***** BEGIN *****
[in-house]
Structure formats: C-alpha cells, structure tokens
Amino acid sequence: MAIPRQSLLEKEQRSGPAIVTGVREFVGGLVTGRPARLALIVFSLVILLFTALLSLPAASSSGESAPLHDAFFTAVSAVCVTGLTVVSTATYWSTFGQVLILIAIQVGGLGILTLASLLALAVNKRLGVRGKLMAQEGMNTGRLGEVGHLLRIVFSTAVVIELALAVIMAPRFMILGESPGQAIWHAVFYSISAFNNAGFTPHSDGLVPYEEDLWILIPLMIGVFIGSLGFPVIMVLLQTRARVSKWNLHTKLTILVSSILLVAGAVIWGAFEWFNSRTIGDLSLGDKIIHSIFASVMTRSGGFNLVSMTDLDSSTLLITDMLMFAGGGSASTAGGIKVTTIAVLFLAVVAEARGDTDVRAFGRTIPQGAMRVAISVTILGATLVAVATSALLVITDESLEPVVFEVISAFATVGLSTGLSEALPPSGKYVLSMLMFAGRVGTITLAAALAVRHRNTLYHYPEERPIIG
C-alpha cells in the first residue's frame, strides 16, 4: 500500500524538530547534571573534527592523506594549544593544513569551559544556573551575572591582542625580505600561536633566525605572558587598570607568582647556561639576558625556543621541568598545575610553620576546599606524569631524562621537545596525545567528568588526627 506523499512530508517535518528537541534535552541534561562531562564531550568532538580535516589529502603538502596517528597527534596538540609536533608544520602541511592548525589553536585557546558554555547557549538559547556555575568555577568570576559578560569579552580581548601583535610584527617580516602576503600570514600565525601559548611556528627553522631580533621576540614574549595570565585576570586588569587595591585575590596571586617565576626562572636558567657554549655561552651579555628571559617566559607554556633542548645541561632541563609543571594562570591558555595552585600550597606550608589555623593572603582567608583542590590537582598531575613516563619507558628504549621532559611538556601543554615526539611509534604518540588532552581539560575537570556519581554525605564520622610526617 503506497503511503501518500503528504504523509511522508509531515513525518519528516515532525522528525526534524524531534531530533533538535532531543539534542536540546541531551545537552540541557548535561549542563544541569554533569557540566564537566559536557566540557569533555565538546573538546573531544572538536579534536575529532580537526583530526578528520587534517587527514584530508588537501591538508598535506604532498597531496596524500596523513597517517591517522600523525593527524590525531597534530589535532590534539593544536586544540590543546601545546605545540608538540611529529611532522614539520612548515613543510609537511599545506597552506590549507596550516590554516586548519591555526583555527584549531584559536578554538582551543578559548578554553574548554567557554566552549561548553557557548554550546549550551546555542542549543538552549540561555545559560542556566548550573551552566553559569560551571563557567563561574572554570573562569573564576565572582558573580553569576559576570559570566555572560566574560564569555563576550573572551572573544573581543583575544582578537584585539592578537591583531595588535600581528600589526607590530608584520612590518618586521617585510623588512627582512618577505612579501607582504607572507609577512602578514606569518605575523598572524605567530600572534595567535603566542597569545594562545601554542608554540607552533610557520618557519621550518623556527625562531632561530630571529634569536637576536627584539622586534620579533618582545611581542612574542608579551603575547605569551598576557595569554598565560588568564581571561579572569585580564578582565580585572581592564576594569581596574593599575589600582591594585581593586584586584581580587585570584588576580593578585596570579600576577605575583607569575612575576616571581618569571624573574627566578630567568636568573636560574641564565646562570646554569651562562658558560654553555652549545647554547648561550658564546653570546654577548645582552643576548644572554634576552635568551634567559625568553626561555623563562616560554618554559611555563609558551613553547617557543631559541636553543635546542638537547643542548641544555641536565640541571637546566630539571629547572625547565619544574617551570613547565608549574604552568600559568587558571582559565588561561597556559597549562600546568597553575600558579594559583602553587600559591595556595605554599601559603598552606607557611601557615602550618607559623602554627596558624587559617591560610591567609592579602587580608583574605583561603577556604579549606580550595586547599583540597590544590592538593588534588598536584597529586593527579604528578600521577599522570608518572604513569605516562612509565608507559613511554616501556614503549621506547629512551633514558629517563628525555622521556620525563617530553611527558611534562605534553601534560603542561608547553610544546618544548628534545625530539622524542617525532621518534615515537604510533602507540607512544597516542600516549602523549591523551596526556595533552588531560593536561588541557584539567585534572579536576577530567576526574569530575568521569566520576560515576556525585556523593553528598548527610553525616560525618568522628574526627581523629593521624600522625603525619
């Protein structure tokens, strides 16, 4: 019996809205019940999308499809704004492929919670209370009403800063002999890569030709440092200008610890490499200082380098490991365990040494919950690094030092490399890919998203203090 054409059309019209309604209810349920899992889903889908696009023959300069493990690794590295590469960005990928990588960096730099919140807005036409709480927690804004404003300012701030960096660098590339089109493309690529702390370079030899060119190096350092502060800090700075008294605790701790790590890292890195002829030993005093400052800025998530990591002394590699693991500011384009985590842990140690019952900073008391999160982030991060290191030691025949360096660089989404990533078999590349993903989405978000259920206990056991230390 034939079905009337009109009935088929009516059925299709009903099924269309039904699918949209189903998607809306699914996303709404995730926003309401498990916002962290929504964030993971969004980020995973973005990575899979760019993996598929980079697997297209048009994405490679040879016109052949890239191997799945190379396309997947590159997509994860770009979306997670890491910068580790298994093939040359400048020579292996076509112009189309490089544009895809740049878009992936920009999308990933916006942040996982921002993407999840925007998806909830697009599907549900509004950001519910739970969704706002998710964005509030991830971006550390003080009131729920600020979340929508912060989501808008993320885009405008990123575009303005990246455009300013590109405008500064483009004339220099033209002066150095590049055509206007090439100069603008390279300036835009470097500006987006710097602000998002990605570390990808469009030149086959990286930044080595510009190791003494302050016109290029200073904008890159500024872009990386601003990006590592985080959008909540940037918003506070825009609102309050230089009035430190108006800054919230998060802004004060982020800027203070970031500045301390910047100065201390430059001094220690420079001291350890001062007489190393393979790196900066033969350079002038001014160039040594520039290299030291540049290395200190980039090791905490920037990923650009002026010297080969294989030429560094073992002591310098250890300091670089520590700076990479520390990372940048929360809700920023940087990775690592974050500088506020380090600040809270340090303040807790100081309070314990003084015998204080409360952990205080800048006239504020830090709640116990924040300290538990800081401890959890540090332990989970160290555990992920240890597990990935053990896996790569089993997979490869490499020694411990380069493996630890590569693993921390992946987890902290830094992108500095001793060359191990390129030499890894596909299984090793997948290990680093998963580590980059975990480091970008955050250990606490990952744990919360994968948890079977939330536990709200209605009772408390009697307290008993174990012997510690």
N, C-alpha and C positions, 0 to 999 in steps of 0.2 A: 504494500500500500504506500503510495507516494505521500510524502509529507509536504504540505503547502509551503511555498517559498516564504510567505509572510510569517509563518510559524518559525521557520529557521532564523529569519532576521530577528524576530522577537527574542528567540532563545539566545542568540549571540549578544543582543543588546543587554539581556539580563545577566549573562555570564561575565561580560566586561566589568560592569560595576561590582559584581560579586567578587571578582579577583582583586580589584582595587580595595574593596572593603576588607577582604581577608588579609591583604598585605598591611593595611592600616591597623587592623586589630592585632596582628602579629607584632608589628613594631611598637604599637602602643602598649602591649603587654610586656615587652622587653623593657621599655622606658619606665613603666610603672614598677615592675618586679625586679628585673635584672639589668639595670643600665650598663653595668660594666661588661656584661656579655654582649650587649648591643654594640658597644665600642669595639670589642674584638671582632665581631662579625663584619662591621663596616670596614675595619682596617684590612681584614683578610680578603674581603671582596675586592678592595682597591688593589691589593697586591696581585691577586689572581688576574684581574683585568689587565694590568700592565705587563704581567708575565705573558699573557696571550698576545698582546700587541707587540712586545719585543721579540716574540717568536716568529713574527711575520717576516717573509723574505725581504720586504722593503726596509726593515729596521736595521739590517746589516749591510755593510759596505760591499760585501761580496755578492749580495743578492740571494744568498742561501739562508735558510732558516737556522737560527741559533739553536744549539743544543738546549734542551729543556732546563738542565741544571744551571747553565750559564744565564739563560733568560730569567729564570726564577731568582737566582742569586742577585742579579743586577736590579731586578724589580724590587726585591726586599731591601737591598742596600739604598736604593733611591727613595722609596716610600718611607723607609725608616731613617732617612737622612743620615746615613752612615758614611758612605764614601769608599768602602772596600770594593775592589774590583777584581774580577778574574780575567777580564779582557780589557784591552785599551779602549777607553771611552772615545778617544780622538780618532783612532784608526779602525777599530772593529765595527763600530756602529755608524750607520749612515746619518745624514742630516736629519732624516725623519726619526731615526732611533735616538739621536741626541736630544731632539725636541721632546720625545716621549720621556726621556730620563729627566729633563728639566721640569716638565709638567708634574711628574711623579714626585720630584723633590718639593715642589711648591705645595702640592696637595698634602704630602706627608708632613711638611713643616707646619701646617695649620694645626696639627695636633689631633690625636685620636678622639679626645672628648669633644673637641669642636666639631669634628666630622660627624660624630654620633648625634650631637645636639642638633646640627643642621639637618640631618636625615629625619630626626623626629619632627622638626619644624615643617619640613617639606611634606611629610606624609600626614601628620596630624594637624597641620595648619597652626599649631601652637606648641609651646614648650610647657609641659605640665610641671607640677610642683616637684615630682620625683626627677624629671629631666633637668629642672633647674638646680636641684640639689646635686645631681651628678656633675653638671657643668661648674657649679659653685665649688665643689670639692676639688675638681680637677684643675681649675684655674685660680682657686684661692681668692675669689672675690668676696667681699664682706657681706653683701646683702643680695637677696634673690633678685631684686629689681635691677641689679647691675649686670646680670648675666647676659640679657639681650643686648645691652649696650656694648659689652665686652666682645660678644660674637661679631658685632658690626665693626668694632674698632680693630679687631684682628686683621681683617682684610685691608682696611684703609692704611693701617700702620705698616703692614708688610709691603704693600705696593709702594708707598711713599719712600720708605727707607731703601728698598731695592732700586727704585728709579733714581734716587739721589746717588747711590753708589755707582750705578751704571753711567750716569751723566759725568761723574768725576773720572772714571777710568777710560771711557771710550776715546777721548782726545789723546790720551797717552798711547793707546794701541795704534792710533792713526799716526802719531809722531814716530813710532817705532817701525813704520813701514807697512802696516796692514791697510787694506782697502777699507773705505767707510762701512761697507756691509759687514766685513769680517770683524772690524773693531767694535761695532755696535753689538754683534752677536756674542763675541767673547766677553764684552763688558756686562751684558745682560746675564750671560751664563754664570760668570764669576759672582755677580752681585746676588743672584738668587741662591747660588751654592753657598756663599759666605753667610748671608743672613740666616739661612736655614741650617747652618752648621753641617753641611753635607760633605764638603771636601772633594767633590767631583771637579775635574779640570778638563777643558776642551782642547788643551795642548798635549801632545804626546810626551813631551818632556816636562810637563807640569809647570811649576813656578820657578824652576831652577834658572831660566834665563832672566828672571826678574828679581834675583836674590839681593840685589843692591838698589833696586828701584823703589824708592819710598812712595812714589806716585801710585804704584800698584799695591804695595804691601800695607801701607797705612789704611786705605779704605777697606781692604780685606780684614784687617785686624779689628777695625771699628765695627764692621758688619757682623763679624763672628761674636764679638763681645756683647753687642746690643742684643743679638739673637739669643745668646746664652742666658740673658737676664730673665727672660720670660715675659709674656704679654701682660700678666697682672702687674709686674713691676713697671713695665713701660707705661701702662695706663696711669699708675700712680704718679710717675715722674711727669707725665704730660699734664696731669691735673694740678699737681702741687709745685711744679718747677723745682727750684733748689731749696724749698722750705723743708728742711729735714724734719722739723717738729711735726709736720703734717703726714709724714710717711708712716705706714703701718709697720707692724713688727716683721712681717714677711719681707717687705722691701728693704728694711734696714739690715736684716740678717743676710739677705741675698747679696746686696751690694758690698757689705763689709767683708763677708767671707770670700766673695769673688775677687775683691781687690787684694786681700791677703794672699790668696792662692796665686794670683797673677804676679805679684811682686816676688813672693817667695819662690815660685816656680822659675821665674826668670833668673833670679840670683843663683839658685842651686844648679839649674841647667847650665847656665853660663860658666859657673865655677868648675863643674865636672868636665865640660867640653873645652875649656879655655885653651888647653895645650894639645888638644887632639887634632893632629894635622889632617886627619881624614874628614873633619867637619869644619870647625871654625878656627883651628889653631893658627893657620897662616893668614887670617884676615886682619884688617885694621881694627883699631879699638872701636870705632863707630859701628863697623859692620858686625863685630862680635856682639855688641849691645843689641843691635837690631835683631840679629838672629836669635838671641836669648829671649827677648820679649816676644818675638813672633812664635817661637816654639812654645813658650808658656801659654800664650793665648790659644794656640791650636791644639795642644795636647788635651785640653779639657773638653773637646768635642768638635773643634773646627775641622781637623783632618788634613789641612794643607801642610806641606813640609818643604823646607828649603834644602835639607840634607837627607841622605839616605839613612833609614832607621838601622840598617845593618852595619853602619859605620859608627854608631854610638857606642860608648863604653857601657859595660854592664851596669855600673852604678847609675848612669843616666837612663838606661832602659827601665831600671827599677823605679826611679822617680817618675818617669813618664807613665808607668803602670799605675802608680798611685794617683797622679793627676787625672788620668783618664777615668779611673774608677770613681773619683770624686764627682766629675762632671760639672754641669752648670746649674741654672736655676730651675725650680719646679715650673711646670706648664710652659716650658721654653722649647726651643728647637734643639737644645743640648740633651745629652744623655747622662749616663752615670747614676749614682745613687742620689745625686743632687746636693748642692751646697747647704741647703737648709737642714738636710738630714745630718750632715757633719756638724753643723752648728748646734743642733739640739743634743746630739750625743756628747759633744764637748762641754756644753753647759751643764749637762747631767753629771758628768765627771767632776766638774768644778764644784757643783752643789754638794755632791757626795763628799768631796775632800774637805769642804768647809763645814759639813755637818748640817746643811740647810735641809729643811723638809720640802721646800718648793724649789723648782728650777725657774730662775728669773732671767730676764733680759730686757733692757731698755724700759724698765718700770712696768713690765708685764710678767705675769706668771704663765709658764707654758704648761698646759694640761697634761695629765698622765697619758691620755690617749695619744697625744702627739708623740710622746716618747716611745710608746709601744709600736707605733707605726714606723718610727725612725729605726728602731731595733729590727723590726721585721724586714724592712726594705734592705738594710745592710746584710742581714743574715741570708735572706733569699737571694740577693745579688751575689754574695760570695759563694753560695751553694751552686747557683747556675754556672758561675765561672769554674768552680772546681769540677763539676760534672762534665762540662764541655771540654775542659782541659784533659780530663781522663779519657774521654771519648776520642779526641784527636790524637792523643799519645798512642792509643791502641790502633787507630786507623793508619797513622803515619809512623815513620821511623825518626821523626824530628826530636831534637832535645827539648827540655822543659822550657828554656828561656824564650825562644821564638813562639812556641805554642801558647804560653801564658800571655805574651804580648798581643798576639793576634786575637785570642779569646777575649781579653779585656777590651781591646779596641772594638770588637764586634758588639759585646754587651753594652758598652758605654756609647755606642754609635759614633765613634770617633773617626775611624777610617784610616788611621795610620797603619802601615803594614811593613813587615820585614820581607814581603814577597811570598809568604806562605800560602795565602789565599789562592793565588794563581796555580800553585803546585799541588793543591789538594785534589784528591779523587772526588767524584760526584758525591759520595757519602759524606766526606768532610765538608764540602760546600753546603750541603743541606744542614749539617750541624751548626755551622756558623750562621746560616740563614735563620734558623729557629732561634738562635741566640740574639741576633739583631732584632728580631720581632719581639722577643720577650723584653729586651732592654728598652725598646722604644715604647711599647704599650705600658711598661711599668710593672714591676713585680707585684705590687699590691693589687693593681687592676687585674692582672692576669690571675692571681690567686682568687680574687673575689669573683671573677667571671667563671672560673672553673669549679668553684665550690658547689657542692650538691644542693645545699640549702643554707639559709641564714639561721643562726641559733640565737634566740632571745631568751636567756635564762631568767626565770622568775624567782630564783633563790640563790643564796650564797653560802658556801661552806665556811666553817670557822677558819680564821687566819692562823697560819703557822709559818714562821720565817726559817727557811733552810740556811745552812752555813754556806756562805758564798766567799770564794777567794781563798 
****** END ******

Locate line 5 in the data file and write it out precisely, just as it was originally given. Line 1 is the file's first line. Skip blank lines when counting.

């Protein structure tokens, strides 16, 4: 019996809205019940999308499809704004492929919670209370009403800063002999890569030709440092200008610890490499200082380098490991365990040494919950690094030092490399890919998203203090 054409059309019209309604209810349920899992889903889908696009023959300069493990690794590295590469960005990928990588960096730099919140807005036409709480927690804004404003300012701030960096660098590339089109493309690529702390370079030899060119190096350092502060800090700075008294605790701790790590890292890195002829030993005093400052800025998530990591002394590699693991500011384009985590842990140690019952900073008391999160982030991060290191030691025949360096660089989404990533078999590349993903989405978000259920206990056991230390 034939079905009337009109009935088929009516059925299709009903099924269309039904699918949209189903998607809306699914996303709404995730926003309401498990916002962290929504964030993971969004980020995973973005990575899979760019993996598929980079697997297209048009994405490679040879016109052949890239191997799945190379396309997947590159997509994860770009979306997670890491910068580790298994093939040359400048020579292996076509112009189309490089544009895809740049878009992936920009999308990933916006942040996982921002993407999840925007998806909830697009599907549900509004950001519910739970969704706002998710964005509030991830971006550390003080009131729920600020979340929508912060989501808008993320885009405008990123575009303005990246455009300013590109405008500064483009004339220099033209002066150095590049055509206007090439100069603008390279300036835009470097500006987006710097602000998002990605570390990808469009030149086959990286930044080595510009190791003494302050016109290029200073904008890159500024872009990386601003990006590592985080959008909540940037918003506070825009609102309050230089009035430190108006800054919230998060802004004060982020800027203070970031500045301390910047100065201390430059001094220690420079001291350890001062007489190393393979790196900066033969350079002038001014160039040594520039290299030291540049290395200190980039090791905490920037990923650009002026010297080969294989030429560094073992002591310098250890300091670089520590700076990479520390990372940048929360809700920023940087990775690592974050500088506020380090600040809270340090303040807790100081309070314990003084015998204080409360952990205080800048006239504020830090709640116990924040300290538990800081401890959890540090332990989970160290555990992920240890597990990935053990896996790569089993997979490869490499020694411990380069493996630890590569693993921390992946987890902290830094992108500095001793060359191990390129030499890894596909299984090793997948290990680093998963580590980059975990480091970008955050250990606490990952744990919360994968948890079977939330536990709200209605009772408390009697307290008993174990012997510690």